Scaling up production and distribution of fortified salt in India

January 15, 2019
A woman in Jharkhand cooks lunch using double-fortified salt that she received through the government distribution system.
IDRC / BARTAY

Iron deficiency is the most widespread form of malnutrition and afflicts nearly two billion people globally, primarily women and children. In India, iron deficiency is to blame for more than 200,000 maternal deaths each year, and the rates of anemia are staggering — 53% of women ages 15-49 and 58% of children ages 6-49 months are affected. Hundreds of millions of women worldwide are iron deficient, which negatively affects cognitive functioning and energy levels.

Following two decades of research in Canada, a cost-effective and sustainable way to reduce iron deficiency and anemia was developed by scientists. The process involves double fortifying iodized salt — consumed daily by 80% of India’s population — with iron, which combats anemia.

Producing double-fortified salt

The double-fortified salt (DFS) technology was transferred from the University of Toronto to JVS Foods in Jaipur, India. JVS Foods licensed the technology and established production facilities to make the iron premix in mass quantities so that designated salt producers could blend it with iodized salt. A full-scale commercial plant was built, commissioned, and subsequently expanded to produce enough premix to create 300,000 tons of DFS, enough to meet the needs of nearly 100 million people. Other leading salt producers have retrofitted their plants to manufacture DFS at scale, creating almost 500,000 tons of DFS production capacity overall within two years. The production of the salt is also very economical: adding iron costs less than CA$0.25 per person per year.

A microencapsulation technology helped to prevent any unwanted interactions that occur when iron and iodine interact (when iodine evaporates the iron becomes less effective, turning the salt black and causing a metallic taste). The premix was refined to make it more palatable to consumers (e.g., taste, smell, colour).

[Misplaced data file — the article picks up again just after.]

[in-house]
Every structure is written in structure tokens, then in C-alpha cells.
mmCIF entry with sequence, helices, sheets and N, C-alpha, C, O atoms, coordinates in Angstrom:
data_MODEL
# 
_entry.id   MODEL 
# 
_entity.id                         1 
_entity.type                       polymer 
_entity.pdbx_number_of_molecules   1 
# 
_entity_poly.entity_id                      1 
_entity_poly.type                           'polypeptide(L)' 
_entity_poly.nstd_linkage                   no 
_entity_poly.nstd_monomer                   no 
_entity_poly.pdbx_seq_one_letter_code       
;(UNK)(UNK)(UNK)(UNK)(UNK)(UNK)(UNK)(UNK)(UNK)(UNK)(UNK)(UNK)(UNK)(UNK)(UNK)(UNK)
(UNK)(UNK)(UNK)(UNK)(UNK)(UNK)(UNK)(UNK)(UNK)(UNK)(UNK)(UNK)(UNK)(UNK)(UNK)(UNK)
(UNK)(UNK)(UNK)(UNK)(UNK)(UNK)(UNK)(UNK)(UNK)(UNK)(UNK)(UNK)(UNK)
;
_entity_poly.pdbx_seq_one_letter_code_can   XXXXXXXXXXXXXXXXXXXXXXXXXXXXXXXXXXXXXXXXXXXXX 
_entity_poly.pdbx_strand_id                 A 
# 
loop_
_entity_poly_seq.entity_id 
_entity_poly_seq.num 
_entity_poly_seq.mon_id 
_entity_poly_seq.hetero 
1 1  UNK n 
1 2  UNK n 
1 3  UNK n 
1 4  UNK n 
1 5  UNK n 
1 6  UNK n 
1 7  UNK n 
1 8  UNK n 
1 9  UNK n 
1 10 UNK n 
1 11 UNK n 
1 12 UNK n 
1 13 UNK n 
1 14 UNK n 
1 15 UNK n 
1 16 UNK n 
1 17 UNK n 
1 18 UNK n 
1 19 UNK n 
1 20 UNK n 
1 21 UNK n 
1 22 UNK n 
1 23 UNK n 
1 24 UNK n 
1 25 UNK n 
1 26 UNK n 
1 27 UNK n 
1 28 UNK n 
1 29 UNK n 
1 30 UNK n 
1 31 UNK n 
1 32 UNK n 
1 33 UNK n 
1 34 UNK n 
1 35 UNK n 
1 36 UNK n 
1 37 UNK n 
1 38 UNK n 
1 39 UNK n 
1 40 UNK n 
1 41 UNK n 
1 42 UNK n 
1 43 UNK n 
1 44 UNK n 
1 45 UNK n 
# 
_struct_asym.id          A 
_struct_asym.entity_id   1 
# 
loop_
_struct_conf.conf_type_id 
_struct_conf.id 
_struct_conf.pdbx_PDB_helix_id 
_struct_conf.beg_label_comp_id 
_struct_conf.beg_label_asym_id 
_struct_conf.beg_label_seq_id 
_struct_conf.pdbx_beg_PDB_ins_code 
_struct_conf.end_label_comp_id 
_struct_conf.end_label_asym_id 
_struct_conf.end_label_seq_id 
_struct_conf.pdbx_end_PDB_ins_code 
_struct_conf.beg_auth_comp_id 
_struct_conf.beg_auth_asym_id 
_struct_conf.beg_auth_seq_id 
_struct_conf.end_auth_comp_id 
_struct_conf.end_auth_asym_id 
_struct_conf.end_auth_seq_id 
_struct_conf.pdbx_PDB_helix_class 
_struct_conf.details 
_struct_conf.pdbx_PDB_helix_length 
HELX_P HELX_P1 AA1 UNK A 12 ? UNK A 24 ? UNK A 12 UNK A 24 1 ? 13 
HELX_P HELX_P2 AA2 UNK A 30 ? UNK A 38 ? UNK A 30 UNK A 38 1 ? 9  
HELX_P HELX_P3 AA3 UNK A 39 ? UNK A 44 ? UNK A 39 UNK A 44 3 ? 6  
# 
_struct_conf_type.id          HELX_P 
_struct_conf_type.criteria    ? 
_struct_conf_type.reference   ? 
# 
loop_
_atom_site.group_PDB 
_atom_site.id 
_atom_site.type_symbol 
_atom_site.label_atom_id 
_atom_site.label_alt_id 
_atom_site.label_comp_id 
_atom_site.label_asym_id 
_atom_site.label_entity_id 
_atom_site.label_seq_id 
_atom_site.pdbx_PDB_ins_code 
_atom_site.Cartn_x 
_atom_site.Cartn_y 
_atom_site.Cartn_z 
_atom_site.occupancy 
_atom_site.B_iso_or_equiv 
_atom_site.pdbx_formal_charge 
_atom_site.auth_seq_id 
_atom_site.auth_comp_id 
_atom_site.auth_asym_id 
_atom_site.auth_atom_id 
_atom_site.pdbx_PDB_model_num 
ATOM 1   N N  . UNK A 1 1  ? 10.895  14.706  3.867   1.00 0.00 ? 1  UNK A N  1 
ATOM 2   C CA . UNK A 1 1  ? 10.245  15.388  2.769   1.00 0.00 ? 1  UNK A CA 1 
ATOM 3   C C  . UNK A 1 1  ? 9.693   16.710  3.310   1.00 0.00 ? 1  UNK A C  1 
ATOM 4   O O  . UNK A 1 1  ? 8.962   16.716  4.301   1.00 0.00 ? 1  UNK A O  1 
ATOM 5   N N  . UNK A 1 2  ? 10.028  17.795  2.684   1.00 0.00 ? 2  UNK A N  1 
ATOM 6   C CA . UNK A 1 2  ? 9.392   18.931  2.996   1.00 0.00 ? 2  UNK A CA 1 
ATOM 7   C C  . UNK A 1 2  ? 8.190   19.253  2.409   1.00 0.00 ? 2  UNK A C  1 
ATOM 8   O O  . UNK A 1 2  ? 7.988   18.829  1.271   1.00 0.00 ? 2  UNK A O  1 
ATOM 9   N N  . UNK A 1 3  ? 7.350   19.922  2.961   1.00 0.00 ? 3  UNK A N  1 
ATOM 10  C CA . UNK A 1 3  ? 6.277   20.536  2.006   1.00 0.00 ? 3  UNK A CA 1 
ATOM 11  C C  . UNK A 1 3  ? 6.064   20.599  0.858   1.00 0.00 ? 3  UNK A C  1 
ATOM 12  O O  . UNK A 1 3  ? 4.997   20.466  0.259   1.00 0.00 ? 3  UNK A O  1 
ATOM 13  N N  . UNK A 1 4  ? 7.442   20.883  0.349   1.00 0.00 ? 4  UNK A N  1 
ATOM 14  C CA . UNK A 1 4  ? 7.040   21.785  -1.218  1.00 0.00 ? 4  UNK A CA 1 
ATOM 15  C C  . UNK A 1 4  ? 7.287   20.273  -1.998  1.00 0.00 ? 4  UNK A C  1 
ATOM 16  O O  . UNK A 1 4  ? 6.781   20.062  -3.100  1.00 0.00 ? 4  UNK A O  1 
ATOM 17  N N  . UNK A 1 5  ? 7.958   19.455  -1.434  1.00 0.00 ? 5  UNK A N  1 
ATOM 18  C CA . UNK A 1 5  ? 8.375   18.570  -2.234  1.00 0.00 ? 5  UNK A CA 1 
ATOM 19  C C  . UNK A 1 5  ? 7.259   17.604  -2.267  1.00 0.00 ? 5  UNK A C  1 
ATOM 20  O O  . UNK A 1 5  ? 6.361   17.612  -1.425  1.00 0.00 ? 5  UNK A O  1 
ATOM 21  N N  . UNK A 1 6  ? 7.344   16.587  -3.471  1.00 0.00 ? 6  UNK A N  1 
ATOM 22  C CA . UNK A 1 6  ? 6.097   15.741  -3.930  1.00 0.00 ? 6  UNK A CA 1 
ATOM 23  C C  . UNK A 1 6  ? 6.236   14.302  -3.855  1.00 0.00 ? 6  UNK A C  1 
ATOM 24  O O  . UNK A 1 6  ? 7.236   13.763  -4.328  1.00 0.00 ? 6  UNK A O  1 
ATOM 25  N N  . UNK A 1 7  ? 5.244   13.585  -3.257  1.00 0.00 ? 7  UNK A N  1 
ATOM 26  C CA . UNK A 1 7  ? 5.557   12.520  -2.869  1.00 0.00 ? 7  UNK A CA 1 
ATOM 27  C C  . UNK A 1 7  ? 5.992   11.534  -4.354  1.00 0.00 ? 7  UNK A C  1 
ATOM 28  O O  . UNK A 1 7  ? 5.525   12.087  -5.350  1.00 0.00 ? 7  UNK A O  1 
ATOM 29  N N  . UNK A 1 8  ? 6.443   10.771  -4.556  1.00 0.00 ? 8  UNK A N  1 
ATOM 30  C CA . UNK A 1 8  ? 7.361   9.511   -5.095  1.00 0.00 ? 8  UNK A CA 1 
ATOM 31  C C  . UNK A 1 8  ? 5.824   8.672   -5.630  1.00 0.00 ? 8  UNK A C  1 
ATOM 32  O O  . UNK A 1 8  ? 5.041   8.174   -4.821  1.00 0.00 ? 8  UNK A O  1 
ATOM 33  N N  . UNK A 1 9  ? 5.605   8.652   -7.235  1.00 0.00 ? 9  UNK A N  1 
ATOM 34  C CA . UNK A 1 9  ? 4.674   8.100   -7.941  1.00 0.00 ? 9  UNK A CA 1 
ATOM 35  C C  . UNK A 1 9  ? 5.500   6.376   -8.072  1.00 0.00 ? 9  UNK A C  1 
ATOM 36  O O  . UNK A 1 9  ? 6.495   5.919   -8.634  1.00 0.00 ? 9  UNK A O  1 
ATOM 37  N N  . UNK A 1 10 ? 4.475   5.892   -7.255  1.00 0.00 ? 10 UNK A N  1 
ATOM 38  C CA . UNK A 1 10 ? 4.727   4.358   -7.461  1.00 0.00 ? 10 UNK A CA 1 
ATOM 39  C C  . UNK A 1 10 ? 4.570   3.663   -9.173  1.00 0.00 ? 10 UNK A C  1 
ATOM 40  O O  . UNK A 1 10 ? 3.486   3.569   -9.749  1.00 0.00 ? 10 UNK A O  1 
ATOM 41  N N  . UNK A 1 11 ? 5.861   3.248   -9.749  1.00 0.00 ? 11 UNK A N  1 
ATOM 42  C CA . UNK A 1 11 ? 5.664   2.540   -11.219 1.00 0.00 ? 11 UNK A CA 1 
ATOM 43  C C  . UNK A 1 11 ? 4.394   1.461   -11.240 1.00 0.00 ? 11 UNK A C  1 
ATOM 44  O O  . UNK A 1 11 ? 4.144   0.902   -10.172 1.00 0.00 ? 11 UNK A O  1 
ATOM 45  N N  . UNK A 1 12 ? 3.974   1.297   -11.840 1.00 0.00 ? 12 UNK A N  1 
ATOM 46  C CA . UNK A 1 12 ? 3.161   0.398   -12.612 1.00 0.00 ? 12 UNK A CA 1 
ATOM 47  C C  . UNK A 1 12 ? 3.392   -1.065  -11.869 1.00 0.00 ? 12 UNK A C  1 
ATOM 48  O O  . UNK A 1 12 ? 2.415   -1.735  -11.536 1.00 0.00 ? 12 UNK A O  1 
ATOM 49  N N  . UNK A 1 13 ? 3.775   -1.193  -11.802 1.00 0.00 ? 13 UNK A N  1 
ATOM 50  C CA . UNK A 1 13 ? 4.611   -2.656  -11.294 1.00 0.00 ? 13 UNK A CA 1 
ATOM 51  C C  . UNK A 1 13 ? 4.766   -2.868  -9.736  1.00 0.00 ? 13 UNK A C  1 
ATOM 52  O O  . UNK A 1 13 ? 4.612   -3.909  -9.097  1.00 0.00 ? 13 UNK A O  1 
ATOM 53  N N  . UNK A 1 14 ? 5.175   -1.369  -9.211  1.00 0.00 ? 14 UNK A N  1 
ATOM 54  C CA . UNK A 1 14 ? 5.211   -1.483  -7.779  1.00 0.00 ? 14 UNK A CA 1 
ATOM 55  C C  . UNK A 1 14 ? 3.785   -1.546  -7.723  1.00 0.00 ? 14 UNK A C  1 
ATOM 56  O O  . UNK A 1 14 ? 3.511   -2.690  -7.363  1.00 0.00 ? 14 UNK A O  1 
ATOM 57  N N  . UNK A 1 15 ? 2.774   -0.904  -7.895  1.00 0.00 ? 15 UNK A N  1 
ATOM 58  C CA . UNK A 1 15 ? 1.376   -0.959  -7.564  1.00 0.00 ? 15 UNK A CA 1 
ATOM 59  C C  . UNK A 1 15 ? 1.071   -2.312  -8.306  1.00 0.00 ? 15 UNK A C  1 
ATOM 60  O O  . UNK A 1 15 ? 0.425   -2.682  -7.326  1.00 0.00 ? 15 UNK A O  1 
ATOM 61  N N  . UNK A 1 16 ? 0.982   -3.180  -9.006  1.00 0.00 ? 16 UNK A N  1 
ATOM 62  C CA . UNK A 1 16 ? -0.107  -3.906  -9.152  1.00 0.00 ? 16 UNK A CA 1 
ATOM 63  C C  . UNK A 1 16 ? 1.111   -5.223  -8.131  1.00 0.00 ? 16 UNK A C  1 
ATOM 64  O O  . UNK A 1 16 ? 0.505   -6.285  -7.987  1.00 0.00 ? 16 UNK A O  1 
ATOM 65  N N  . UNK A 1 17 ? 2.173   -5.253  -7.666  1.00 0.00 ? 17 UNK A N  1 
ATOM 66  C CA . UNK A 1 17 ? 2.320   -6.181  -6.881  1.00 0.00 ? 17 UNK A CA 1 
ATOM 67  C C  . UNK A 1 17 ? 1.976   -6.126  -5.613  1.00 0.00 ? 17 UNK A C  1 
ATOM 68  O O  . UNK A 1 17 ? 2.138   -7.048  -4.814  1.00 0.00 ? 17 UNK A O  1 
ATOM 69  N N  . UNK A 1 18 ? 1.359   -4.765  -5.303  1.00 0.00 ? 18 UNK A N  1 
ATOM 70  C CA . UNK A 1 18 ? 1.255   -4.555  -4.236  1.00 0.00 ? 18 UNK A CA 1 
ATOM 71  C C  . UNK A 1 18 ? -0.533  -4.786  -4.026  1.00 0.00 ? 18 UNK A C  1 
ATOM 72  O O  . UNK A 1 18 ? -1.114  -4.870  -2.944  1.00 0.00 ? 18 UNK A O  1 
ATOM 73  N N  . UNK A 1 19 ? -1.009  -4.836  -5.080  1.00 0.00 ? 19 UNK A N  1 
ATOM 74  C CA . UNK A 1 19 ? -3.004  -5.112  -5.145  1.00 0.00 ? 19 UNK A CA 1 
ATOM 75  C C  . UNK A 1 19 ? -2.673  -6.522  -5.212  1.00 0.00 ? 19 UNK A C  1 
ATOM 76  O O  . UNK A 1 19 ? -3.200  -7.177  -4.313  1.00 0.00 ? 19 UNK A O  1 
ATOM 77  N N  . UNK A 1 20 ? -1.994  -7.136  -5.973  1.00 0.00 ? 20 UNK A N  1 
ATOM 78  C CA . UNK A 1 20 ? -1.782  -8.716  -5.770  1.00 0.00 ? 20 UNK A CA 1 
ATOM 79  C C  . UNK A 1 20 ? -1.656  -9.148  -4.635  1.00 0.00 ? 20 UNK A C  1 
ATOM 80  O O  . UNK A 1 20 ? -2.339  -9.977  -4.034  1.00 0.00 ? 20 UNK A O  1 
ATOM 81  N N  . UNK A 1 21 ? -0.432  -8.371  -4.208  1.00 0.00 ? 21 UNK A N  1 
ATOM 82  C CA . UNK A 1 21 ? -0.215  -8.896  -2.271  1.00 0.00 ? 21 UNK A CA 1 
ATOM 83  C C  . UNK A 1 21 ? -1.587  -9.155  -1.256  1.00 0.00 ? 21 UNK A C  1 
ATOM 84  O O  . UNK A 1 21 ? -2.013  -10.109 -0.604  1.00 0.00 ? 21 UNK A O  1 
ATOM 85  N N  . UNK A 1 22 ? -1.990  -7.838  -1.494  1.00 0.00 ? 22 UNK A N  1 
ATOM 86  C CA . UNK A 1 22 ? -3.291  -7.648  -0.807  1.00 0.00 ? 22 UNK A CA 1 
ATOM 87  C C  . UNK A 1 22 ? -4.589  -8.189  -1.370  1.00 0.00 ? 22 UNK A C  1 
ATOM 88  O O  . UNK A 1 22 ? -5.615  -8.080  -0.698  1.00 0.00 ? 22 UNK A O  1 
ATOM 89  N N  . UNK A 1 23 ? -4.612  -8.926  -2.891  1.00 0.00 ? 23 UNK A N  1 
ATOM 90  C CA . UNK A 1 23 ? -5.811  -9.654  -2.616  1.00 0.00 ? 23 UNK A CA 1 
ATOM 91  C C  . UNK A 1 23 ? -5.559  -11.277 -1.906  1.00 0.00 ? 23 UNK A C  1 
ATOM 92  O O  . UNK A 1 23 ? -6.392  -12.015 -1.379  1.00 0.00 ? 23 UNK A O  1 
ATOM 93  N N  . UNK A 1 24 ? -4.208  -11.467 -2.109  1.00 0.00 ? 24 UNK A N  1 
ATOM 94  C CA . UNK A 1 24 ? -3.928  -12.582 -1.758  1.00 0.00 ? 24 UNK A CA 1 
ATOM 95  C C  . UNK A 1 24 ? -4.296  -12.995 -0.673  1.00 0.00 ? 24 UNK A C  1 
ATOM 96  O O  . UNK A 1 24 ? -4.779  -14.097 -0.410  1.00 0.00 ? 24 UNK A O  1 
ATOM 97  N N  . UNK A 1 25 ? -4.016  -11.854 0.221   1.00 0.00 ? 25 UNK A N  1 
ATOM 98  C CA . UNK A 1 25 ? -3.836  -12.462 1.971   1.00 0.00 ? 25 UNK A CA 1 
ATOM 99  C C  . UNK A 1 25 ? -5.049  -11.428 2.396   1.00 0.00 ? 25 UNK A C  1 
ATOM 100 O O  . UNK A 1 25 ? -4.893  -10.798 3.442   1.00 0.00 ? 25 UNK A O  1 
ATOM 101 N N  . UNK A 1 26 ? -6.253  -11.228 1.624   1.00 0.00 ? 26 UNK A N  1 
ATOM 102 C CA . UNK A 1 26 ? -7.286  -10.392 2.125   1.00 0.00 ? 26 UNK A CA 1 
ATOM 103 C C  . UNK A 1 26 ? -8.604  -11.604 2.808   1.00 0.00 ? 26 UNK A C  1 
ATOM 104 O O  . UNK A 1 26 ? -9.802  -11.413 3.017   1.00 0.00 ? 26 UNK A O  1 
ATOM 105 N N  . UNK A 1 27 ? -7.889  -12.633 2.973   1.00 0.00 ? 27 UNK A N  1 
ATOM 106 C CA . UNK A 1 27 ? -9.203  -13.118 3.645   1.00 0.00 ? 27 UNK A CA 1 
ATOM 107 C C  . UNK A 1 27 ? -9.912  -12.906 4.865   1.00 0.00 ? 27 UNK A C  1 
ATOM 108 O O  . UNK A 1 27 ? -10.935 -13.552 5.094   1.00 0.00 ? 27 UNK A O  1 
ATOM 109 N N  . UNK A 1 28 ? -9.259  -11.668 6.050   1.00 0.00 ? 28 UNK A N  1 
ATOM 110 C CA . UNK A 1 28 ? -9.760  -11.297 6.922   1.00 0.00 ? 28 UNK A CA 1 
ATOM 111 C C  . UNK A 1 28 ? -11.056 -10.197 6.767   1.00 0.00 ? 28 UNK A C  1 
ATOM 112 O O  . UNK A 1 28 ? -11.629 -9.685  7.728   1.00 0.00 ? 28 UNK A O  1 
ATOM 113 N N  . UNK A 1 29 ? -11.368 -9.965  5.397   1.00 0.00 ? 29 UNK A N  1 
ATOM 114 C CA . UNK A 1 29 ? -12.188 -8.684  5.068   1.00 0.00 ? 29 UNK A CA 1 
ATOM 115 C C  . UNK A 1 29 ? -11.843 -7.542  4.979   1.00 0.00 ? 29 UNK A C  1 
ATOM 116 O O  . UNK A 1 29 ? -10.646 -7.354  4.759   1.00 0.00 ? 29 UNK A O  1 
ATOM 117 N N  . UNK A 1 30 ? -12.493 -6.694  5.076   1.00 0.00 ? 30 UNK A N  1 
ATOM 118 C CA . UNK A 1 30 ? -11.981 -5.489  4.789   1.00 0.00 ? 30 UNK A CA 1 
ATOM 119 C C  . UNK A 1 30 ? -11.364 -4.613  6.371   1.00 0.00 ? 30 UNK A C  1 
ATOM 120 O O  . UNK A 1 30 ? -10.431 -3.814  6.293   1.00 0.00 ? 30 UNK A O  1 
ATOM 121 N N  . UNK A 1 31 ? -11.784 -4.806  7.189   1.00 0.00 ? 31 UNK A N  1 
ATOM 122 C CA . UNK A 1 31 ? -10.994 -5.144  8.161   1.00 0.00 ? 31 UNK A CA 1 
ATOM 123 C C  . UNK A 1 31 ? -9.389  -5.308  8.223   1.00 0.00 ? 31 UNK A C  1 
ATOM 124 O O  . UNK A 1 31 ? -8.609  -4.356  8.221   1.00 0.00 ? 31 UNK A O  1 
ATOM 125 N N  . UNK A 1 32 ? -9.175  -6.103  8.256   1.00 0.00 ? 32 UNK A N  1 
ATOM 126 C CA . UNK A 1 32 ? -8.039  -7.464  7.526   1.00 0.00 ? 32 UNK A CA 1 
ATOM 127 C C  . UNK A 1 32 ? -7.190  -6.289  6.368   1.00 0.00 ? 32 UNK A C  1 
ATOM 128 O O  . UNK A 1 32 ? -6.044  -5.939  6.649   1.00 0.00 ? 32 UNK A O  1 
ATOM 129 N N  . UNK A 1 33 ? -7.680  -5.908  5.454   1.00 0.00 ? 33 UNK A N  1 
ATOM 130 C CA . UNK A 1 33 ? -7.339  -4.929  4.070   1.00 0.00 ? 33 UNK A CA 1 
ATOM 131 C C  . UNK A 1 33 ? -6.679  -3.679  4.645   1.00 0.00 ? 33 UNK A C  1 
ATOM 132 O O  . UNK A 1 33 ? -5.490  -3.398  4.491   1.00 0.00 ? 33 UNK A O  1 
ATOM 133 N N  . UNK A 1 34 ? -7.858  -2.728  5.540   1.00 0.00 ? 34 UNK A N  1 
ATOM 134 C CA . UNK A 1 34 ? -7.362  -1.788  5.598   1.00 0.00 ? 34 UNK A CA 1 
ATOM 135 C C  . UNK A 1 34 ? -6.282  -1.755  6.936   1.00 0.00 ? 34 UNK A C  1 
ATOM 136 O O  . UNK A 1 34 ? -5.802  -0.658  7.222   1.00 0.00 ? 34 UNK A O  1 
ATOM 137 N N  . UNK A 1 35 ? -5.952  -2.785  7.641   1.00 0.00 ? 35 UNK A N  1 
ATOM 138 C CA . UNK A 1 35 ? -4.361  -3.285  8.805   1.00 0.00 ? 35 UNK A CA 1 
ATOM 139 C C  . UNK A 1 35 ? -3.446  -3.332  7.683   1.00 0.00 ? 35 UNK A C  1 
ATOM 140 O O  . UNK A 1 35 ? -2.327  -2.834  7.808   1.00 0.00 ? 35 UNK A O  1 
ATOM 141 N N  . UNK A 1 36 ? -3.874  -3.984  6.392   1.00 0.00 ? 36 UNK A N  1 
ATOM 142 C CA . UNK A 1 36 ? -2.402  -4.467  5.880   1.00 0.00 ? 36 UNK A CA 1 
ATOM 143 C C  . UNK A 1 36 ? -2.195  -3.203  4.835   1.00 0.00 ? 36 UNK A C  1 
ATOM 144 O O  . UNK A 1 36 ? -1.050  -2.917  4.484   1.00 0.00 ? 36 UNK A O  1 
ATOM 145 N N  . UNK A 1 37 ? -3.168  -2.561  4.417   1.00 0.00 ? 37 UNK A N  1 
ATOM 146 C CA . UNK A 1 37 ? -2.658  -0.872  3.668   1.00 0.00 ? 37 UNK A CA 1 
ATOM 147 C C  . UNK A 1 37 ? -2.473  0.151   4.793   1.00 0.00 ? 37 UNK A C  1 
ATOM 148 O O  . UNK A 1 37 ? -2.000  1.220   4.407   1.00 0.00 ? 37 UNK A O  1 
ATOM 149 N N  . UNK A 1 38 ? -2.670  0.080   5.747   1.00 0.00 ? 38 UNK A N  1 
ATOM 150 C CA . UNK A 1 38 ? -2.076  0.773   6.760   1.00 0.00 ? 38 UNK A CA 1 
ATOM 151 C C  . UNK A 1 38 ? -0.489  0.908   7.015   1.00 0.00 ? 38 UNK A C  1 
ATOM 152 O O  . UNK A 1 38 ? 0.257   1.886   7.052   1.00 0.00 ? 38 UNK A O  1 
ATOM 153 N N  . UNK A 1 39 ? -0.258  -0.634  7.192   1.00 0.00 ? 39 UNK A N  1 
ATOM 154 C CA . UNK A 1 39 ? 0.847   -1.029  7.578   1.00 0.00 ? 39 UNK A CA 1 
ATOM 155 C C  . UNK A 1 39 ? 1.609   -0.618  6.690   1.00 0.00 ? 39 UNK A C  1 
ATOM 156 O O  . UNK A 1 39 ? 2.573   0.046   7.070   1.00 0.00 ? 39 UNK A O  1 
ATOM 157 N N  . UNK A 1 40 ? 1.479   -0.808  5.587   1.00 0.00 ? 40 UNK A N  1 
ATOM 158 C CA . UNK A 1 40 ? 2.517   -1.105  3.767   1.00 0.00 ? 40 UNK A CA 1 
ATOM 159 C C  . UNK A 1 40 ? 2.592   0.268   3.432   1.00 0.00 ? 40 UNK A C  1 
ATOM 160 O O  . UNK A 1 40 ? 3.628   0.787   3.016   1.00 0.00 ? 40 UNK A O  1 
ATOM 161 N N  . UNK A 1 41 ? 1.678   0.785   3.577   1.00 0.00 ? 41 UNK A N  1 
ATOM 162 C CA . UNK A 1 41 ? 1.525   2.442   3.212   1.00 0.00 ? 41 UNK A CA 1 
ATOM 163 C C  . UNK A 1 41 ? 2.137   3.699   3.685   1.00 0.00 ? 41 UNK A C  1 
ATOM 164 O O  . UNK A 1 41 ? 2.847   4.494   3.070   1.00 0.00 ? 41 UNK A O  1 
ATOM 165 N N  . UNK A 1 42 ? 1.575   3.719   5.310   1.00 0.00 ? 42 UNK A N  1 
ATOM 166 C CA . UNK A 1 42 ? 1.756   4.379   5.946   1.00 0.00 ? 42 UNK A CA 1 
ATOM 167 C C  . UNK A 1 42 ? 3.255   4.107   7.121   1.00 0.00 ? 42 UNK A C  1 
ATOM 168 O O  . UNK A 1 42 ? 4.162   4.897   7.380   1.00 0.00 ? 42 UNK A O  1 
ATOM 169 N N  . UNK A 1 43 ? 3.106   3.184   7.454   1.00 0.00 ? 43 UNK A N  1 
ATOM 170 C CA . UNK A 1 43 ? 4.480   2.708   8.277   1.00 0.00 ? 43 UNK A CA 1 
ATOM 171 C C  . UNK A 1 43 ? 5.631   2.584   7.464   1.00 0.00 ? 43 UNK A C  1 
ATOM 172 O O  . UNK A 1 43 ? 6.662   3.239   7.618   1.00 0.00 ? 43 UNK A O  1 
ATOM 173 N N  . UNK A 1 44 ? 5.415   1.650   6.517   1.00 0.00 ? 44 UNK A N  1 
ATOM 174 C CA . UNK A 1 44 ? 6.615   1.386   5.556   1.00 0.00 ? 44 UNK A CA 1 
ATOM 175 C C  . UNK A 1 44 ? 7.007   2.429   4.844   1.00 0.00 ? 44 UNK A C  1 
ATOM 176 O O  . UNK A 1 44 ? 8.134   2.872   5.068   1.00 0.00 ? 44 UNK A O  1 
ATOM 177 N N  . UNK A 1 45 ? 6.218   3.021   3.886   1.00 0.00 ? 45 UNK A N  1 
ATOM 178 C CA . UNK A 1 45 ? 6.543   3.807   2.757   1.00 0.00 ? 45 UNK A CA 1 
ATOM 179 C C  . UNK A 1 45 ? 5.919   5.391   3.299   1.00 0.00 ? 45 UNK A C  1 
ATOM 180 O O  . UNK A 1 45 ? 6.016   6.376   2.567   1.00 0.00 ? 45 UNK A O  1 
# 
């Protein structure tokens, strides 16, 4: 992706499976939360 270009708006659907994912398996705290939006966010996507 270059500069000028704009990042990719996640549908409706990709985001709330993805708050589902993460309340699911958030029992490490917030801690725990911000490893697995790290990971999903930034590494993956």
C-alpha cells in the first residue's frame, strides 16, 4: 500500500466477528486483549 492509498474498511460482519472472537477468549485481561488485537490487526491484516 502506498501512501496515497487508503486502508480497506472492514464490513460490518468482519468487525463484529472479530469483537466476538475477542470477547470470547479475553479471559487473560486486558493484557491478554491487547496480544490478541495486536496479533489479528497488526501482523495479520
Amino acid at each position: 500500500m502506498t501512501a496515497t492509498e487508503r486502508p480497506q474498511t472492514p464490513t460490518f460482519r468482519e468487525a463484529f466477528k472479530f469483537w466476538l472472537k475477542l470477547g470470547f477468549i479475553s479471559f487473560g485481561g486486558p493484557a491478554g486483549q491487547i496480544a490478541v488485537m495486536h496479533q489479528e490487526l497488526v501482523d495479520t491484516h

Moisture is removed from the salt in the encapsulation room.
IDRC / BARTAY

In 2018, double-fortified salt (DFS) reached 50 million people in India, up from zero in 2016. Several key factors contributed to the rapid scale-up in production and distribution of DFS, including strong government backing; distribution through the public system; the massive consumer reach of iodized salt; and a strong partnership between public, private, and civil society organizations.

Reaching consumers

This highly cost-effective model was first introduced across 10 districts in the state of Uttar Pradesh. The state now supplies DFS through its public distribution system (PDS) and subsidizes the cost for 15 million low-income consumers in districts with the highest levels of anemia. The states of Jharkhand and Madhya Pradesh have since launched similar programs (subsidizing DFS for 25 million people and 10 million people respectively), and several other states are also considering adopting the model. Approximately 60 million 1 kg bags of DFS have been produced and distributed through more than 8,000 Fair Price Shops, and field reports show that 100% of the DFS stocks in the stores are being purchased each month by consumers.

Women receive their monthly allotment of double-fortified salt from the government.
IDRC / BARTAY

Large signs at retail shops and public presentations communicate the value and benefits of DFS and more than 10,000 village women health workers were trained to promote its health benefits.

Informing decision-makers to actively promote DFS to processors and consumers

The National Consultation on Anemia, hosted by the All India Institute of Medical Sciences New Delhi and India’s Ministry of Health and Family Welfare, concluded that a daily intake of 10 grams of DFS can contribute to reducing anemia. This recommendation will inform the government’s policy and will guide programming related to the prevention and treatment of anemia, especially in women and children.

The project has been supported at the national level by the Ministry of Women and Child Development and the Ministry of Health and is guided under the auspices of the Food Standards and Safety Authority of India. National policymakers issued a circular requesting the use of fortified foods in state programs and have set a technical standard for DFS that allows it to be used. Large national private sector brands are carrying out internal testing of DFS samples for potential commercial distribution outside the PDS.

What’s next?

Major population-based studies are underway to examine the health impact of DFS among millions of people in India.

Economists at the St. John’s Research Institute in Bengaluru are calculating the economic impact of DFS use and a digital marketing campaign is in the works with the government of Uttar Pradesh to promote DFS among consumers via voice messages sent to their mobile phones.

Meanwhile, the research team is developing ways to encapsulate or add other micronutrients to double-fortified salt, including folic acid, vitamin B12, and zinc, as well as adding iron to tea.

The Canadian International Food Security Research Fund is jointly funded by IDRC and Global Affairs Canada.

Learn more about this project and its outcomes.